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Discussion Starter · #1 ·
While watching an old black & white video of NYC trains I noticed a wide variety of differences between the various heavyweight style roof tops.

I would guess that the video was taken somewhere around the 1950's (or earlier) as there were no streamliners.

Aside from possibly air conditioning, can anyone explain what all the different shapes on the coach rooftops might signify?

For that matter why would there be so many different types on a single passenger train?

Thanks,

Jerry
 

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Jerry,

Some of the cars were probably sleeping cars. Using all of the avialable 'air' space pushed the roof out further than on a standard coach. Depending on the type of sleeping car, the roof line was different.

Mark
 

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Jerry

Passenger cars over the years were built with three distinct roof styles and these with their variations were all in everday usage throughout the middle years of the 20th century.

Initially heavyweight cars (built roughly 1910-early 30s) were built with the traditional clerestory roofline. This shape signified non air conditioned cars with a clerestory for light and ventilation. The shape was kept despite the fact that the clerestory windows were largely plated over by the early 30s. In a passenger train from the 40s-50s era, these roofs would typically appear on head end equipment and short haul coaches.

By the Depression, new heavyweight construction ceased. However, existing heavyweight cars were rebuilt and modernized, an effort which almost always involved adding air conditioning. The air conditioning duct work was placed in the roof giving the rounded shape which eliminated the clerestory. Most of the time, the air conditioning only covered the revenue portions of the cars and thus the rooflines tended to be a bit mixed and unstreamlined. Modernized heavyweight cars were in general usage on most railroads into the 1960s and could be seen in most any train.

Lightweight streamlined cars were built from the mid 30s on in new construction though most of these cars were not built until after the Second War. The rooflines were entirely rounded and smooth.

Most folks associate lightweight cars with diesels. While this was true for a very few name trains, most trains on most railroads were a mix of cars and a mix of steam and diesel power right through to dieselization in the late 50s.

For example, the Canadian National used mostly heavyweight cars (both air conditioned and non airconditioned) behind steam on the Continental during the Postwar years. When the Super C was introduced in 1955, diesels and streamlined cars were front and centre BUT the consist always included several heavyweight cars. Pics of the Super Continental behind steam in the mid to late 50s are also common when the diesels were unavailable. If this happens on a railroad's number one train, imagine the mix of equipment on lesser trains.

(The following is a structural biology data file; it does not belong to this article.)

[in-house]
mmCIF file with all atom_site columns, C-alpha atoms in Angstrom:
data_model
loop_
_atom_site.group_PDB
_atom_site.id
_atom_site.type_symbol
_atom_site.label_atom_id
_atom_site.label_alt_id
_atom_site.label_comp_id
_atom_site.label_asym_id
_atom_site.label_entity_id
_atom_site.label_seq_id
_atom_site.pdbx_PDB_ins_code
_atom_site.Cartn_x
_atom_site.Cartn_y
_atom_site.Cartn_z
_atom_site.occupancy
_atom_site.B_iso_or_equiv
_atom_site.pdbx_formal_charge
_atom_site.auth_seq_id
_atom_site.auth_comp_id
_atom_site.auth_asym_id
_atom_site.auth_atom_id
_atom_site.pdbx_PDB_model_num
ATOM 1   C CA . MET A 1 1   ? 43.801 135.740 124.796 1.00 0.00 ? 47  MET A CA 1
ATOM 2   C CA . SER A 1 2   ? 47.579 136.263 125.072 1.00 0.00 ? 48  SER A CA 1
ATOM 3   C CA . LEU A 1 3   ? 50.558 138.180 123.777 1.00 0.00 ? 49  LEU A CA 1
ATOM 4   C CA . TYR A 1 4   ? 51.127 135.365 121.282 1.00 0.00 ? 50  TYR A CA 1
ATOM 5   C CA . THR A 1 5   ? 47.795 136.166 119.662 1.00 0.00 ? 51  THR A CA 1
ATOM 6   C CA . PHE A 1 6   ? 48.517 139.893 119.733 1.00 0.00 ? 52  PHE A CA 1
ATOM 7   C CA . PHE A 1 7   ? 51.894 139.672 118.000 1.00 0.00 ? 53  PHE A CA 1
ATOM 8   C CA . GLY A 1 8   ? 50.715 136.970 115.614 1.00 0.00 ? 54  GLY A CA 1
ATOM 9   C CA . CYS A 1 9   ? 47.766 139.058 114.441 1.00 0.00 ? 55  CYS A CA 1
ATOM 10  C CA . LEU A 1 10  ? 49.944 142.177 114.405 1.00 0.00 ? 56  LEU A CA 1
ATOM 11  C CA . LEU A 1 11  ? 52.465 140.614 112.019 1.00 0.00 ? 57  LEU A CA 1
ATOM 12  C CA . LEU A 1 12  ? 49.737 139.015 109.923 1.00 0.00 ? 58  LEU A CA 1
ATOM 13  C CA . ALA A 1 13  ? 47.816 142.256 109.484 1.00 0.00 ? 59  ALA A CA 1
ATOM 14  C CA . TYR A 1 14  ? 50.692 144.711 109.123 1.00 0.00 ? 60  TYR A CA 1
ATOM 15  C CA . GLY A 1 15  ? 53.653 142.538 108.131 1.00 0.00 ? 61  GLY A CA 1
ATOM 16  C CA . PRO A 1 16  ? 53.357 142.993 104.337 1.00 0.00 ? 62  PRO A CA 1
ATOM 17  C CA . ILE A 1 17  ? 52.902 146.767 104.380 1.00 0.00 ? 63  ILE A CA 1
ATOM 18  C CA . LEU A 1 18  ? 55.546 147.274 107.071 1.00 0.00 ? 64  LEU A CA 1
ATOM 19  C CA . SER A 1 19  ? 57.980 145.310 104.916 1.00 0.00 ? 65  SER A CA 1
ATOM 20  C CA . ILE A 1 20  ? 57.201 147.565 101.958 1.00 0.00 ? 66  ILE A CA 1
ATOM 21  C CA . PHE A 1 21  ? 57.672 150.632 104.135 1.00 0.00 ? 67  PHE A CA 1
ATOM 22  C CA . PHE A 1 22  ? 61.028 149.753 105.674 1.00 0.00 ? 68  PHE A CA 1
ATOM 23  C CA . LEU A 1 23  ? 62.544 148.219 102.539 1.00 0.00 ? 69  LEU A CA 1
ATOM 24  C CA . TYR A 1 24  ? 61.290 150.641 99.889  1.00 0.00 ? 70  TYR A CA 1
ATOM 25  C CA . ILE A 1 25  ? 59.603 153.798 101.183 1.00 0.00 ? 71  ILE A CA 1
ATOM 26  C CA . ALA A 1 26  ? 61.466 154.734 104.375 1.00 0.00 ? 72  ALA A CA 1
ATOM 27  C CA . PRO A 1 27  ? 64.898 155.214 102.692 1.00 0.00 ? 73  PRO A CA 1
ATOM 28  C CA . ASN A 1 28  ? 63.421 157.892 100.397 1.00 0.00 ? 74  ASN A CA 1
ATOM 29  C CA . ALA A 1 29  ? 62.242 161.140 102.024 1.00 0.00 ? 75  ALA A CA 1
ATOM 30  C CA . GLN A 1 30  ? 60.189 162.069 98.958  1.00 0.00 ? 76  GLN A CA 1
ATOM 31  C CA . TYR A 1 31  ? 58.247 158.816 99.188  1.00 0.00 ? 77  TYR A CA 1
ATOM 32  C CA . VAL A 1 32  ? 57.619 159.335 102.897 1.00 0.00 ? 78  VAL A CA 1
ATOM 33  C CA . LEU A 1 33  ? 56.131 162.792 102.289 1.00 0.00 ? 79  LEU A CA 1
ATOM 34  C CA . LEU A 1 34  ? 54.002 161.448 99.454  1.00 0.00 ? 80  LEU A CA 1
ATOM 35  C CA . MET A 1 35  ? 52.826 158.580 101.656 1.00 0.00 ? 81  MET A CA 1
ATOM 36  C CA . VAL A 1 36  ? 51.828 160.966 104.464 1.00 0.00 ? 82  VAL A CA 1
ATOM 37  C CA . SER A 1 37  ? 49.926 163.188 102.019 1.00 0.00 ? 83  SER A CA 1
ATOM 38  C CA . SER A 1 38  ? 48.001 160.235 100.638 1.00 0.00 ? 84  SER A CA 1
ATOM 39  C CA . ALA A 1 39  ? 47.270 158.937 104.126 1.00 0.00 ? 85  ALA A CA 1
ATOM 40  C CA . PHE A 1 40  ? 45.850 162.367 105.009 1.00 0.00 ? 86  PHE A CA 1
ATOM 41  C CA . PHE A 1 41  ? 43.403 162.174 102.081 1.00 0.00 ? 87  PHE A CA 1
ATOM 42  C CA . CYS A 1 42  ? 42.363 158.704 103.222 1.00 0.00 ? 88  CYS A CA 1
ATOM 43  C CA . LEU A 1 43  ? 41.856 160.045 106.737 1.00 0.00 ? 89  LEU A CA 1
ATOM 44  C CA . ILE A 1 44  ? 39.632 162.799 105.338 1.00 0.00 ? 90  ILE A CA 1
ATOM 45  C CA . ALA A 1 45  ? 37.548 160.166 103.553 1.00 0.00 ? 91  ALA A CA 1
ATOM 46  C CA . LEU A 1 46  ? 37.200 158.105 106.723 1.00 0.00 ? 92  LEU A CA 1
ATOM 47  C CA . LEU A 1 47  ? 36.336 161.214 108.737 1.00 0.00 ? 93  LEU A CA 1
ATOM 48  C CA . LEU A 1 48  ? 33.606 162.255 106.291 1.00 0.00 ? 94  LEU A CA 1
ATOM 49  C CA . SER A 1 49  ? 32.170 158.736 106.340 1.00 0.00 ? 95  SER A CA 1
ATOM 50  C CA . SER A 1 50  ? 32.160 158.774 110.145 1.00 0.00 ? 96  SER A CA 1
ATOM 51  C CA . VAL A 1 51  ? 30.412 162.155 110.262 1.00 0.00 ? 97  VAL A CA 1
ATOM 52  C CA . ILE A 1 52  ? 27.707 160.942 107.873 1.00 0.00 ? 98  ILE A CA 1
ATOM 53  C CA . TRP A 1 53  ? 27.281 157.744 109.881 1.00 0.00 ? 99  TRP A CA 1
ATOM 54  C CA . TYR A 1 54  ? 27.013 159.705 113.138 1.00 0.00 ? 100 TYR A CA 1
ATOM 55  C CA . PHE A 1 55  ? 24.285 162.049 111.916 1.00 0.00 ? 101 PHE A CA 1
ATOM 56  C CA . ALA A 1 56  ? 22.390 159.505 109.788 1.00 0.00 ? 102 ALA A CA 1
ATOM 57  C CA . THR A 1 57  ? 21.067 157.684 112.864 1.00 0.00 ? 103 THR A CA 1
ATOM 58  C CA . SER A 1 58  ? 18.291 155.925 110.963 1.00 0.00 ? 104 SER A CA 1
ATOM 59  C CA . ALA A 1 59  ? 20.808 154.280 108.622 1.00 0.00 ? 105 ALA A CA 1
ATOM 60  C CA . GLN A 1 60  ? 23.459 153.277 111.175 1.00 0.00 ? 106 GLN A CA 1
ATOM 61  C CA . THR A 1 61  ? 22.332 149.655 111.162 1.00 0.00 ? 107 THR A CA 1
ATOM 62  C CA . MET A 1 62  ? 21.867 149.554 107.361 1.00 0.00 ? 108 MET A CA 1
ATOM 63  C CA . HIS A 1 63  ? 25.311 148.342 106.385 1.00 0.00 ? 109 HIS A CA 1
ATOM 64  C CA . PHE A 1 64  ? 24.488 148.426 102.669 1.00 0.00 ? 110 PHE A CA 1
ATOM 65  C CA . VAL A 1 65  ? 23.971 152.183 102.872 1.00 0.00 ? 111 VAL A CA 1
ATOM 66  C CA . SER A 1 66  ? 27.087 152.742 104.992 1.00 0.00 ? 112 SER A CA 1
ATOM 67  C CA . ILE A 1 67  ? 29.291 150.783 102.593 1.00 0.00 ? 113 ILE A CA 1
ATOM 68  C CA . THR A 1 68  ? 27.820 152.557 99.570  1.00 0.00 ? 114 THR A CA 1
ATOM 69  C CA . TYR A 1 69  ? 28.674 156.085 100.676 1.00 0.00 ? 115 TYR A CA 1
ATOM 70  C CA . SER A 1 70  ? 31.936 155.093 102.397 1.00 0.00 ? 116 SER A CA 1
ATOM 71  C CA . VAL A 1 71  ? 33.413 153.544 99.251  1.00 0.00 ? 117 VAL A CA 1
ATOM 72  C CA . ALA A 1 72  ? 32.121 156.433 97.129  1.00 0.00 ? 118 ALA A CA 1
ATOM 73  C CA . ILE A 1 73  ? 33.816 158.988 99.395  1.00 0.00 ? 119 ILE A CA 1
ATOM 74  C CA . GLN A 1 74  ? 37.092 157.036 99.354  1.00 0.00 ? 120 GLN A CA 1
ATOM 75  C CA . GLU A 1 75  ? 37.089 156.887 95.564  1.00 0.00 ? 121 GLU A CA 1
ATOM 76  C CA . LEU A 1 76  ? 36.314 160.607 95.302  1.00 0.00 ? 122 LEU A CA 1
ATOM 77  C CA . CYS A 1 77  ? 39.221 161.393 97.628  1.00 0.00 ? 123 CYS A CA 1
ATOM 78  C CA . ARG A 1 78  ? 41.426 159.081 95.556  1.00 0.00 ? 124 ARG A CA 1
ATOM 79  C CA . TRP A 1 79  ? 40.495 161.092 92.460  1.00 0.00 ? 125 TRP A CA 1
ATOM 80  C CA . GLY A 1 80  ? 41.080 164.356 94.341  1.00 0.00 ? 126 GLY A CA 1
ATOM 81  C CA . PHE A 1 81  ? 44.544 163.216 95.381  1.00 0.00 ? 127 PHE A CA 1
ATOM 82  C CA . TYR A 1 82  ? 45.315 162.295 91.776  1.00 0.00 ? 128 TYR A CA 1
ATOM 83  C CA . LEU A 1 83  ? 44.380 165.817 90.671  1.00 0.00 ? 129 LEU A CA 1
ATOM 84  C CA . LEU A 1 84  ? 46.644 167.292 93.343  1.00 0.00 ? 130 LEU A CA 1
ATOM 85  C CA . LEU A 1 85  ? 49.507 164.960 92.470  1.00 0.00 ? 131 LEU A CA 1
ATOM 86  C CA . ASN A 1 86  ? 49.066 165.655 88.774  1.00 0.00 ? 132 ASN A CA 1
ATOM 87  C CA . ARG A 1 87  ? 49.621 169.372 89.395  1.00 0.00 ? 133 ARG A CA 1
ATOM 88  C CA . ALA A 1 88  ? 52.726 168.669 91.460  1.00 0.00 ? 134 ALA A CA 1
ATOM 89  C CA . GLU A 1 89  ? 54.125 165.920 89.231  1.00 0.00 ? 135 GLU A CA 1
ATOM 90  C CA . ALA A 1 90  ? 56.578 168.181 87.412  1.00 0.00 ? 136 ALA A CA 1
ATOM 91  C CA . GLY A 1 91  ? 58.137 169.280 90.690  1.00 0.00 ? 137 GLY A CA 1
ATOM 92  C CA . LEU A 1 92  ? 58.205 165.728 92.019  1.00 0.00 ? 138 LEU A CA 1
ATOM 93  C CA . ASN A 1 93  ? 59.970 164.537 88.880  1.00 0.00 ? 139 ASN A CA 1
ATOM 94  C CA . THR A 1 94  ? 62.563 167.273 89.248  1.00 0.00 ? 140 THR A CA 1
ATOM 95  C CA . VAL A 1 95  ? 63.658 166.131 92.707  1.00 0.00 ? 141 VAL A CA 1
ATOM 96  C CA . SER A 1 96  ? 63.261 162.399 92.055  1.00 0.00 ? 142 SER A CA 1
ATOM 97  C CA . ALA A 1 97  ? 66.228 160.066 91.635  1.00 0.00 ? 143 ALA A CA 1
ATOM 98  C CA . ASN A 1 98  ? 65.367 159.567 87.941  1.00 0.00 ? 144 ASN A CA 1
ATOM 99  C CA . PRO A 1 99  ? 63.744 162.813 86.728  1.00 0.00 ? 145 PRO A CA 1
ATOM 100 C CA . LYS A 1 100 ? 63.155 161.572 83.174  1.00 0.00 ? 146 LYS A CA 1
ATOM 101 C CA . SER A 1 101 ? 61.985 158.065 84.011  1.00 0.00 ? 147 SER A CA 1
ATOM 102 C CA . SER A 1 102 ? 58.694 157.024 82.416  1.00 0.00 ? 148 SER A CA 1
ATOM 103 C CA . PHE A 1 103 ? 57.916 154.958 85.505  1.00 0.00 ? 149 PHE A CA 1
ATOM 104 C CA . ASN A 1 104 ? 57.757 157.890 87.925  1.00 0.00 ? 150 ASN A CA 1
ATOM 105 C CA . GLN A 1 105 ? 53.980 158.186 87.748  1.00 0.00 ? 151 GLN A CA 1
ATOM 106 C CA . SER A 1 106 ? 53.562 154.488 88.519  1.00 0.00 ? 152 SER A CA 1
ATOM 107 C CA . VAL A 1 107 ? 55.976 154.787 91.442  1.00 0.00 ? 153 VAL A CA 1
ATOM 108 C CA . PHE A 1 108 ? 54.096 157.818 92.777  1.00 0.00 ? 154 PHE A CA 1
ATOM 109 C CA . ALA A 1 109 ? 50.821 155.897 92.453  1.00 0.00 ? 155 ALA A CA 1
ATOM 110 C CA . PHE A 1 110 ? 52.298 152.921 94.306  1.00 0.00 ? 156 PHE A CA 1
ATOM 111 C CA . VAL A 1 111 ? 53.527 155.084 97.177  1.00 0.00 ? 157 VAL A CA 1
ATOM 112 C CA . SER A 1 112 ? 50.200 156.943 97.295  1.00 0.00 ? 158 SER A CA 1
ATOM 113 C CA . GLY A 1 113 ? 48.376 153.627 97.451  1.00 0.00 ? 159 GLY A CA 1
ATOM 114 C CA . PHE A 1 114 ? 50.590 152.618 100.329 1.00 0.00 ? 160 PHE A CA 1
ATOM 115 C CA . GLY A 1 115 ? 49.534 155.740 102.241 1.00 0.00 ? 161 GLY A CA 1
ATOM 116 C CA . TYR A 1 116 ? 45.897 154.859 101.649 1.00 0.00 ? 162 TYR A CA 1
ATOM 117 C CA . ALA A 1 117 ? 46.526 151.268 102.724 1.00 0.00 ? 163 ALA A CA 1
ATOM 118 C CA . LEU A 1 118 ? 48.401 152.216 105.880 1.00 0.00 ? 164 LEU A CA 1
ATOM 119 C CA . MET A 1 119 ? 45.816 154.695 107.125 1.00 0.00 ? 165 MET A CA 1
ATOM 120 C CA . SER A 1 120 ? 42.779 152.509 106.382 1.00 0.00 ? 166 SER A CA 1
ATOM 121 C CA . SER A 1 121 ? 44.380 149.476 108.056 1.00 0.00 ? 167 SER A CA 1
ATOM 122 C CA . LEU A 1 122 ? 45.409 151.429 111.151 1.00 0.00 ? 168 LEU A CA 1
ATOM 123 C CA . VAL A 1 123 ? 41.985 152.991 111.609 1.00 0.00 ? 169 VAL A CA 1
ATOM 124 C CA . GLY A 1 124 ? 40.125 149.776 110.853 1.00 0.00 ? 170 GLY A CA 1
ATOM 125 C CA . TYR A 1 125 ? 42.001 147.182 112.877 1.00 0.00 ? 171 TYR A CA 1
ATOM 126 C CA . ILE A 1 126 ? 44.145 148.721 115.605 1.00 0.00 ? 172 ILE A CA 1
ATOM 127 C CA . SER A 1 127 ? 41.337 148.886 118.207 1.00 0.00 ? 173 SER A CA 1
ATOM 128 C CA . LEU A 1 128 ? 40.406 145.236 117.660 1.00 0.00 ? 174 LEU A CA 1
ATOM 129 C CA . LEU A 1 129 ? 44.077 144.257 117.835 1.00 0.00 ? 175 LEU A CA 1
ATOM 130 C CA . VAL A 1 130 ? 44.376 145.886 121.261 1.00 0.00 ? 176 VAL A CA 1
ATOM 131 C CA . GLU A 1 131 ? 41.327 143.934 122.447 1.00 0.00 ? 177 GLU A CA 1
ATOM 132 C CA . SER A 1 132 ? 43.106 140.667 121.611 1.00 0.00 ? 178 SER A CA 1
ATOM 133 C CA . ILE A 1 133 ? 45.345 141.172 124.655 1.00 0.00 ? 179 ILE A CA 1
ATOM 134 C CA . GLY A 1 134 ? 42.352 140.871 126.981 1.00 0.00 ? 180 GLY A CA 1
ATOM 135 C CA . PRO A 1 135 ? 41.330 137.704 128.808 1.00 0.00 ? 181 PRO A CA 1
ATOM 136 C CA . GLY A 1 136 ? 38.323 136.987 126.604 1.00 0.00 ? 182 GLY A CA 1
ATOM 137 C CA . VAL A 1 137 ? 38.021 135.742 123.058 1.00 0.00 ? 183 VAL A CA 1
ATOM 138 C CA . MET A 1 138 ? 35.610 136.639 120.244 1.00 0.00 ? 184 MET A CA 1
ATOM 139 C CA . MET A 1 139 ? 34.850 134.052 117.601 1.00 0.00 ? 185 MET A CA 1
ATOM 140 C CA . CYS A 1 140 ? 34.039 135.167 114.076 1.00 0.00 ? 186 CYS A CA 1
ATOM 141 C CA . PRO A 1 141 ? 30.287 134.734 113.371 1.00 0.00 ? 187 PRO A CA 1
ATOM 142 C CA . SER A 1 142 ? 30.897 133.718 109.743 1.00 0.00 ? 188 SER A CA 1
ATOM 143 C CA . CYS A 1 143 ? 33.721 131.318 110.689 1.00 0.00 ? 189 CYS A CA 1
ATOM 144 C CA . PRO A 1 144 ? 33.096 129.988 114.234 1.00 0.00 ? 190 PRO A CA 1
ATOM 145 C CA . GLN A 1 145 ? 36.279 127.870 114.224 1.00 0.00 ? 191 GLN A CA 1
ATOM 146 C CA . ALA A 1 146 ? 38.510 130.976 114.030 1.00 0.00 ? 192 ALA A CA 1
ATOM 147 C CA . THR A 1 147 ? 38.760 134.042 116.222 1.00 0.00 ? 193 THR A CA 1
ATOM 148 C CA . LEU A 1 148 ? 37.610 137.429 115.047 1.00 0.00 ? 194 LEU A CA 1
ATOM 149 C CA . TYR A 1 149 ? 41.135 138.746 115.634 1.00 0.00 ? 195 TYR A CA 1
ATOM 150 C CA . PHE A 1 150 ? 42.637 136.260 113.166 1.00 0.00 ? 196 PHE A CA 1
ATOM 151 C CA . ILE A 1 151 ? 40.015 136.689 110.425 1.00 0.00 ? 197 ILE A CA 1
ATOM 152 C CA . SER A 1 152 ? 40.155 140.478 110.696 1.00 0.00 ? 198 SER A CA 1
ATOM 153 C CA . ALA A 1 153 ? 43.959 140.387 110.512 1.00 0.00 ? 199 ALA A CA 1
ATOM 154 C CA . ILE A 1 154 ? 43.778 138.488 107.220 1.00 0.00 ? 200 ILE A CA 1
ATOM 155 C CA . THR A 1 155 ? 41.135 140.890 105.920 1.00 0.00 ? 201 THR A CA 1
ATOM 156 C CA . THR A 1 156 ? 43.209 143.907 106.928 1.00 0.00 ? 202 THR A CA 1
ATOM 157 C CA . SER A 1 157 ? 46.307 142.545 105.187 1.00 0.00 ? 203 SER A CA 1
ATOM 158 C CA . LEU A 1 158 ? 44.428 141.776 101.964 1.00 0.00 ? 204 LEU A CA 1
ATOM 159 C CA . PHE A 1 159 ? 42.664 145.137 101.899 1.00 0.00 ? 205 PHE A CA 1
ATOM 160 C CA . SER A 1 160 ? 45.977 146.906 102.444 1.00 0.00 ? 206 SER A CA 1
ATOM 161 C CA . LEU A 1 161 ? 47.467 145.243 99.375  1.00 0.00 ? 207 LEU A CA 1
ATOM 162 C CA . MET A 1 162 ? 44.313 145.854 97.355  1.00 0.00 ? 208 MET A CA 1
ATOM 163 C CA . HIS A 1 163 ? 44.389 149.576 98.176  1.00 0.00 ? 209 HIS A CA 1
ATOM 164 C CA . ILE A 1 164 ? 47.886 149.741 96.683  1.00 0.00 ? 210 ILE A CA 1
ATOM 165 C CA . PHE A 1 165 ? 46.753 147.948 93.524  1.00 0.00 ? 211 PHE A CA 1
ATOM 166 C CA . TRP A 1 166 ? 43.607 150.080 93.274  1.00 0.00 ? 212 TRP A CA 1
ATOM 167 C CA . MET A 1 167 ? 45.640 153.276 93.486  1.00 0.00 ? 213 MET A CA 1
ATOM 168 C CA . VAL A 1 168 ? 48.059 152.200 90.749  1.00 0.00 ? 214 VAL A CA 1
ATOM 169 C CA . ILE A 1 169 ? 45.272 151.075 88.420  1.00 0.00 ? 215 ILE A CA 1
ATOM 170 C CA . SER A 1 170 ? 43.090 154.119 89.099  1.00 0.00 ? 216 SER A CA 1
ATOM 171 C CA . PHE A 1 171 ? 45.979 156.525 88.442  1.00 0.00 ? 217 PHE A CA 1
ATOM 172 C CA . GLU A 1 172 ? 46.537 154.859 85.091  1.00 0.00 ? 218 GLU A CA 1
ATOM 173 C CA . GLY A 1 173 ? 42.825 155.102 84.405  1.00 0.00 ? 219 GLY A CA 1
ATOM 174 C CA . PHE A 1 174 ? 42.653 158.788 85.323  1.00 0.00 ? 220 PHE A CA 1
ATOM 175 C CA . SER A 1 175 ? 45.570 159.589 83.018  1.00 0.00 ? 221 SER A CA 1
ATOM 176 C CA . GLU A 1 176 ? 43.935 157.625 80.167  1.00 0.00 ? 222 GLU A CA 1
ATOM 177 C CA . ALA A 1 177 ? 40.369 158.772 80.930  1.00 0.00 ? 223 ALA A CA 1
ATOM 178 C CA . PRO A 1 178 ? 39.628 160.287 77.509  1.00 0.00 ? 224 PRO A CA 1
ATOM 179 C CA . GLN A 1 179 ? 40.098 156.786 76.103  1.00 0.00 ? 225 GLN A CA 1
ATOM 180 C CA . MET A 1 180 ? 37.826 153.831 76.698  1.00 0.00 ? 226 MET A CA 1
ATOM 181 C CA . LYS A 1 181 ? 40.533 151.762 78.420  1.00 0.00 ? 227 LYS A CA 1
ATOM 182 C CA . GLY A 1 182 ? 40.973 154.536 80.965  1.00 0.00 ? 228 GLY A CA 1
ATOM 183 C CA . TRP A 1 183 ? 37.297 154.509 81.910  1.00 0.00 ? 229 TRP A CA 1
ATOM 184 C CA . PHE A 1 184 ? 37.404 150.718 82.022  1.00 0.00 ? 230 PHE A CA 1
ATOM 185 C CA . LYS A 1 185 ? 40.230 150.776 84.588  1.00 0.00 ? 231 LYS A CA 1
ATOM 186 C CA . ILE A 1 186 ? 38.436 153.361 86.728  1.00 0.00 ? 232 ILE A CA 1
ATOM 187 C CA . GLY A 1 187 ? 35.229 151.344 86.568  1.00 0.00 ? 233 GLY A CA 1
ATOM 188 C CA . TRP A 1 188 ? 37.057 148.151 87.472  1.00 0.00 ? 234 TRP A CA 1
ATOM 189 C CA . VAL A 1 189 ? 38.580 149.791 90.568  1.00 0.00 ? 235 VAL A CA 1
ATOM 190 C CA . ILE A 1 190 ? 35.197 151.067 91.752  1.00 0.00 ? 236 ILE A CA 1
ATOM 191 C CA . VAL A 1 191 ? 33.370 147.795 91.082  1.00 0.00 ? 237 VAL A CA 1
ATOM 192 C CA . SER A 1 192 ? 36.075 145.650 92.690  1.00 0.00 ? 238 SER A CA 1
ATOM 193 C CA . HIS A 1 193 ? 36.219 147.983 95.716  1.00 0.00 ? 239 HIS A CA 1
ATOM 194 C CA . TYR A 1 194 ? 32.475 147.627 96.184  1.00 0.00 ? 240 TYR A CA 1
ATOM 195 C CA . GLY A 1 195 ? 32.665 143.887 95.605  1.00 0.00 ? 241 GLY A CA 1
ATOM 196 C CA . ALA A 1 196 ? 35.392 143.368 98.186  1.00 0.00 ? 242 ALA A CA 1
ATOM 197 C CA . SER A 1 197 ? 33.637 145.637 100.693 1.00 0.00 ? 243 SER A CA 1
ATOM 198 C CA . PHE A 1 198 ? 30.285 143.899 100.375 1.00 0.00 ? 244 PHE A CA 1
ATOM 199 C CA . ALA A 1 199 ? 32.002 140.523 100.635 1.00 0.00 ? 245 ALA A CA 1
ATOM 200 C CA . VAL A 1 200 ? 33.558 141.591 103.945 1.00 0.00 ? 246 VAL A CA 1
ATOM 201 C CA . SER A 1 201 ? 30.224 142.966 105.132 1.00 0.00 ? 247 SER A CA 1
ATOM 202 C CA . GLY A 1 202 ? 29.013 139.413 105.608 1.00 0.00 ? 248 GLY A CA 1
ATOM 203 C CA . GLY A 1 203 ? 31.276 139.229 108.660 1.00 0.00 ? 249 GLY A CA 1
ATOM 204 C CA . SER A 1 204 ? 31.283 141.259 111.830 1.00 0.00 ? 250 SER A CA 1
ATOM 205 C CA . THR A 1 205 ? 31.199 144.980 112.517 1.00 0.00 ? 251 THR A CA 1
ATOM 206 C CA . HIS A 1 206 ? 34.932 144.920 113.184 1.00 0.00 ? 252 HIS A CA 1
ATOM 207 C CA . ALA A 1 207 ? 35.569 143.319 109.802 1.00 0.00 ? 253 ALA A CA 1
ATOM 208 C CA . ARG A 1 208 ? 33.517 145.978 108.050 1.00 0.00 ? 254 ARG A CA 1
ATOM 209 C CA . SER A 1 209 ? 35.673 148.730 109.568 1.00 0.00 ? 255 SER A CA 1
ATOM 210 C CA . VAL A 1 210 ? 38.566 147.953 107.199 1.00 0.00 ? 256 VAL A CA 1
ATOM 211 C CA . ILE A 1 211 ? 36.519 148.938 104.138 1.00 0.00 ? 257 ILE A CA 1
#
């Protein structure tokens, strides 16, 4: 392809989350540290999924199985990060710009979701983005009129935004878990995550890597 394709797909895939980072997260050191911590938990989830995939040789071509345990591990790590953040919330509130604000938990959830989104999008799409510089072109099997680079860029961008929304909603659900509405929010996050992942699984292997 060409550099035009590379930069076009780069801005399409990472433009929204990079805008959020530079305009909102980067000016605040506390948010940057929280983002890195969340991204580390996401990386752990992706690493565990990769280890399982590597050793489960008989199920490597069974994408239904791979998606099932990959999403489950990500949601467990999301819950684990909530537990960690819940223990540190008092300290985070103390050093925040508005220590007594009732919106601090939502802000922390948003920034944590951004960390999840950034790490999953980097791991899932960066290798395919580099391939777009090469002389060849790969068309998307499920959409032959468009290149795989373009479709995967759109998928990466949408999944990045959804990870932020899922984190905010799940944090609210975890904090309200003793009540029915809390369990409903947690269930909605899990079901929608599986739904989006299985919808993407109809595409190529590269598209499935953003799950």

Regards ... Doug
 

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To put soome pictures to my previous ramblings ...

Here is a pic of a standard heavyweight coach that has not been air conditioned



Here is a heavyweight car that has been modernized by adding air conditioning ducts over part of the space



And lastly, a streamlined lightweight car




Regards ... Doug
 

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Jerry,
To add to Doug's list let me add the Harriman style heavyweight which had a full arched roof as opposed to the celestory style center section
Dave
 

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Discussion Starter · #6 ·
Thanks to everyone for their (current and future) comments.

Another question came to mind.

In the film I happened to notice one train with a boxcar between the locomotive(s) and the passenger cars.

Since I believe steam was often passed from the locos to the passenger cars for heat, how then would that steam be passed through the boxcar? Were there special boxcars fitted to have steam pipes?

Perhaps the train was running in the heat of the summer and steam was not needed by the coaches?

Jerry
 

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Without seeing the box car in question, my guess would be that it was a dedicated express freight box car, and would have steam lines. If I recall, passenger car couplers are set slightly higher than freight car couplers (36" as opposed to 33"), so simply placing a standard box car between the loco and the rest of the train wouldn't be advisable.

Later,

K
 

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Many railroads used boxcars as well as reefers in express service. Express cars were always fitted with high speed trucks and steam lines for signals and heating ...

Regards ... Doug
 

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Discussion Starter · #9 ·
Thanks guys,

In many ways it is what I don't know about real railroading that makes this hobby so interesting - because there is always something new to learn about it.

Regards,

Jerry

PS...

Steam lines for signals?
 

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Jerry